Welcome to my web site, now under development for more than twenty years. Here you can find, for each of thirteen plays, an annotated and illustrated text, scene summaries, a search engine, and a page of notable quotes. For some plays you will find quite a lot of other material you might find interesting. I welcome comments and suggestions.    -- Philip Weller

 
Plays:

Macbeth

Witches assure Macbeth that he will be king, then deliver a prophecy which makes him feel untouchable. But after Lady Macbeth learns of the prophecy, ambition for her husband helps magnify the fury, blood, insanity, horror, and murder rate in medieval Scotland.
Romeo and Juliet

In Shakespeare's romantic tragedy of young love and early death in fair Verona the lovers almost escape a culture of hate. If only Juliet had awakened five minutes earlier or if Romeo had gotten to the tomb five minutes later, they would have made it.
Hamlet

Prince Hamlet confronts death throughout this famous play. He is haunted by the ghost of his father, tempted by the sleep of suicide, has an impulse to kill his mother, kills a man without knowing who he is, and sends two friends to their deaths without the least remorse. In the end he says farewell to his own life in a few words: "The rest is silence."
Othello

The timeless green monster of jealousy lifts its powerful head shortly after Othello and the beautiful Desdemona elope and marry. Othello, filled with passion, turns out to be easy meat for a passionless political climber. Poor Desdemona . . . .
Julius Caesar

Death breeds death in this tragic action thriller that features fortune-tellers, prophecies, nightmares, and Caesar's Ghost. Senators conspire to steal their leader's enormous power, but revenge from loyalists starts a civil war which features a gruesomely wide variety of ways to die.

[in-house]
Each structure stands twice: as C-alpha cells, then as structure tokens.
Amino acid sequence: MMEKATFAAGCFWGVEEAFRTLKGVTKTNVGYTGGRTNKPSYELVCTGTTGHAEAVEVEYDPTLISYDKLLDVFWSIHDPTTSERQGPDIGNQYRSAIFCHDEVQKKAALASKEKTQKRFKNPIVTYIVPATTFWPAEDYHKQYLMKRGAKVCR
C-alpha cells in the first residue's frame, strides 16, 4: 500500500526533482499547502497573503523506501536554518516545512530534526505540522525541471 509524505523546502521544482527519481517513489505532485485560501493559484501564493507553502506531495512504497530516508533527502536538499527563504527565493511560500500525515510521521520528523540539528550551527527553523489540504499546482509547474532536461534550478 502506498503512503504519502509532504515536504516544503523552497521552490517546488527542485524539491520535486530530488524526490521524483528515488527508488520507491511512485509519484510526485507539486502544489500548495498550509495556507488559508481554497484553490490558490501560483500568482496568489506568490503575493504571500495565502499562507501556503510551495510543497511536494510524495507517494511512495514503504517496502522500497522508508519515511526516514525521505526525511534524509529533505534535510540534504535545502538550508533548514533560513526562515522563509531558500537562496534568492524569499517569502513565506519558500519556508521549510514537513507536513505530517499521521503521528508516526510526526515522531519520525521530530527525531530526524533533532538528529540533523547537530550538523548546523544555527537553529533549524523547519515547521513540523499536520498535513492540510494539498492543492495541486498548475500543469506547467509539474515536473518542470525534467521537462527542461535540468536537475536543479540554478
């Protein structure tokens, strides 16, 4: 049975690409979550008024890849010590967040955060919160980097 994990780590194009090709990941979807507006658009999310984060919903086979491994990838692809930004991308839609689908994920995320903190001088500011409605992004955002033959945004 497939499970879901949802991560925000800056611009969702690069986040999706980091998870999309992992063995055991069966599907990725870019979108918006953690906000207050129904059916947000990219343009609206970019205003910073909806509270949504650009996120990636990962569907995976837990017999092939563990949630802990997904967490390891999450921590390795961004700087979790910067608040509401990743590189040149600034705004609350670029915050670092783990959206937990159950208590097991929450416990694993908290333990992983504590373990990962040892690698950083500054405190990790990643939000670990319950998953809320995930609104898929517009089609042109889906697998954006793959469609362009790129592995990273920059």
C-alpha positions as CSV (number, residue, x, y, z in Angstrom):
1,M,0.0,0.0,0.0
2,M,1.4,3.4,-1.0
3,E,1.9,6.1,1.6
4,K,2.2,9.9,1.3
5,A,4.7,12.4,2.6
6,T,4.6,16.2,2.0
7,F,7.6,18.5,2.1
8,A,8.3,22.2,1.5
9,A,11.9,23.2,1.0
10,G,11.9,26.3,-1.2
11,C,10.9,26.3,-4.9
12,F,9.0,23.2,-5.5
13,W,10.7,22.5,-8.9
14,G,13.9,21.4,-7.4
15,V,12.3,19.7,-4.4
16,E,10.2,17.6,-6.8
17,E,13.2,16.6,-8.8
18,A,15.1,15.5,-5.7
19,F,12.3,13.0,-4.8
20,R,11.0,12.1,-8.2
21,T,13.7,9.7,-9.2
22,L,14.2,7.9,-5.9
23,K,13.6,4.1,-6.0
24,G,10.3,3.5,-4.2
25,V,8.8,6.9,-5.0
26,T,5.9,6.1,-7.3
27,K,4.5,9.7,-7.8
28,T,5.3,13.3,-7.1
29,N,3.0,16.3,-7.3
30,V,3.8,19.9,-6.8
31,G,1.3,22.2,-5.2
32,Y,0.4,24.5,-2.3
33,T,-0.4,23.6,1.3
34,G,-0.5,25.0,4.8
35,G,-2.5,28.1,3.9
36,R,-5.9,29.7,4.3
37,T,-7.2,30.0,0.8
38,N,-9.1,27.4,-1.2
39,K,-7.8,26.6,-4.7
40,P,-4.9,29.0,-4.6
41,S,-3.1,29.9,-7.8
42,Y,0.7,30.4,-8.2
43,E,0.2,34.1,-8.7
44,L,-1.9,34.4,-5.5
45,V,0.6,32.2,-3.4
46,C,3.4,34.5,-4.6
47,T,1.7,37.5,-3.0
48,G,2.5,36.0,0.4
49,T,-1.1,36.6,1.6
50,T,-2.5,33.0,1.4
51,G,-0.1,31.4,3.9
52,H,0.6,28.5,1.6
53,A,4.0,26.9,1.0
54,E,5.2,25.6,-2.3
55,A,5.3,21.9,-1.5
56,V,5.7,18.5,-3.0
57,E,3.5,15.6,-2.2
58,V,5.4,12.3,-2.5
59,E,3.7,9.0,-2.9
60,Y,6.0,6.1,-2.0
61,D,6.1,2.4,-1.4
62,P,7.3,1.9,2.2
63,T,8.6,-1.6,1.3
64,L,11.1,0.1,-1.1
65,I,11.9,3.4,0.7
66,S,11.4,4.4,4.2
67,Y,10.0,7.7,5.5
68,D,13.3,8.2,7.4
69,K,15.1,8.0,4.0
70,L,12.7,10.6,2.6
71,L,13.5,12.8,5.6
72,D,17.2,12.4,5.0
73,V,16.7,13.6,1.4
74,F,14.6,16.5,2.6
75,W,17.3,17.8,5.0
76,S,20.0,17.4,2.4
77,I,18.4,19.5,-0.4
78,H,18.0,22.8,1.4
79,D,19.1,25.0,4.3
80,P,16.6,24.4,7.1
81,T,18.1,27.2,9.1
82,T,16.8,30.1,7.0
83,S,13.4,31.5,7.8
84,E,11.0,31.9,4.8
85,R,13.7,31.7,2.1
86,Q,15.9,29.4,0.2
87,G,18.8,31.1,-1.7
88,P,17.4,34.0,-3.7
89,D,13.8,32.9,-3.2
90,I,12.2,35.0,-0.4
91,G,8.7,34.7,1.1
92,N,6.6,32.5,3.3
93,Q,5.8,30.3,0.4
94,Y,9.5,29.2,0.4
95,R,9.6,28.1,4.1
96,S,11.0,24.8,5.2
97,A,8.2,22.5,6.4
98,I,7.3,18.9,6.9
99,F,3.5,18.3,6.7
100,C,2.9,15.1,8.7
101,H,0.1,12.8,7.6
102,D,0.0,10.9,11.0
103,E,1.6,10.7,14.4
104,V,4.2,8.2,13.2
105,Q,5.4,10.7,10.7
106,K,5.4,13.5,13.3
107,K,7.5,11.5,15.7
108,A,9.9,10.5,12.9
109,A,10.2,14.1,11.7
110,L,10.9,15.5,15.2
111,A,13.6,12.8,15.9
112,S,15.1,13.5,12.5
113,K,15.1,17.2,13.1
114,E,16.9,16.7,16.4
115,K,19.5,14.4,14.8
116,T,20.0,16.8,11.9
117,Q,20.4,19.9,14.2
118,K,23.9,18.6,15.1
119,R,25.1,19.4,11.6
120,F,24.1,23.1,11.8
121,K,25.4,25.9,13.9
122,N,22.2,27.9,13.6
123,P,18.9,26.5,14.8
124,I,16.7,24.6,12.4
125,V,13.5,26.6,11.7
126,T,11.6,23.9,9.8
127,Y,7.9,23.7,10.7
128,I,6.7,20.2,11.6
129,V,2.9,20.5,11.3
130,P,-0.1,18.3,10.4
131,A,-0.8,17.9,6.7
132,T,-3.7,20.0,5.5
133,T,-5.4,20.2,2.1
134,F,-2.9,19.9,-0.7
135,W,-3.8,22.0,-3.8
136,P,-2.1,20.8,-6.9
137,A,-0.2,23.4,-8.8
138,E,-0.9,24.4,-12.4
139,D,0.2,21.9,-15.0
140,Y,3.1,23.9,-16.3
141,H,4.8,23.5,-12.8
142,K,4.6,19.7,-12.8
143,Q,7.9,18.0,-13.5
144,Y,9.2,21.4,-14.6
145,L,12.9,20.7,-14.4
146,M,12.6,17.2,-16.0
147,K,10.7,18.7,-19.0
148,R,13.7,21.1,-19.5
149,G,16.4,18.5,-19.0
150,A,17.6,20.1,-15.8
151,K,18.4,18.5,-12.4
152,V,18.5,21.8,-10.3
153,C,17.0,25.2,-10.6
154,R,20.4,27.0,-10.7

King Lear

King Lear is Shakespeare's absurdist tragedy. The evil are proud of their evil. A fool and a madman are the wisest characters. And, "As flies to wanton boys, are we to the gods. / They kill us for their sport."
A Midsummer Night's Dream

An enchanting comedy in which fairies use a magic potion to fix romantic human entanglements, but get everything wrong before getting anything right. Then everyone watches a play in which the mixture of illusion, reality, and imagination transport us into a world of dreams.
Twelfth Night

Concealed identities enhanced by cross-dressing, along with secrets crushes, separated twins, and elaborate practical jokes by day drinkers and schemers have hilarious results.
Much Ado About Nothing

Trying to help or hinder the loves of two sets of lovers, their friends and enemies hide in hedges, eavesdrop, and flat out lie in order to fool other hiders or eavesdroppers. Finally, after ox-bow plot twists, everyone wakes up to the miraculous truth.
As You Like It

Villains who repent, a huge picnic in the forest, satirical commentary on innocent lambs, and everything wrapped up in laughter by a deus ex machina. What's not to like?
The Taming of the Shrew

In the battle of the sexes it's the irresistible force vs. the immovable object. Who wins? Who loses? Who's keeping score? Can a truce be called? And where is the bloody rulebook?
The Merchant of Venice

As in other Shakespearean comedies, the leading lady is wise and witty. And as in other Shakespearean comedies, there's a clown or three, depending on how you count. And as in other Shakespearean comedies, it ends with the celebration of multiple marriages. So, it will make you laugh and smile. But you might cry, too.
The Tempest

Probably Shakespeare's last play as sole author, The Tempest is the story of how Prospero, as a father and as a ruler, redeems himself from a great failure. Shakespearean scholars sometimes refer to it as Shakespeare's farewell to the stage, and it very well could be.


Also:
Sonnets: All of Shakespeare's sonnets, with notes, summaries, and some illustrations.
The complete text of the critical classic, A. C. Bradley's Shakespearean Tragedy.
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The First Part of Henry IV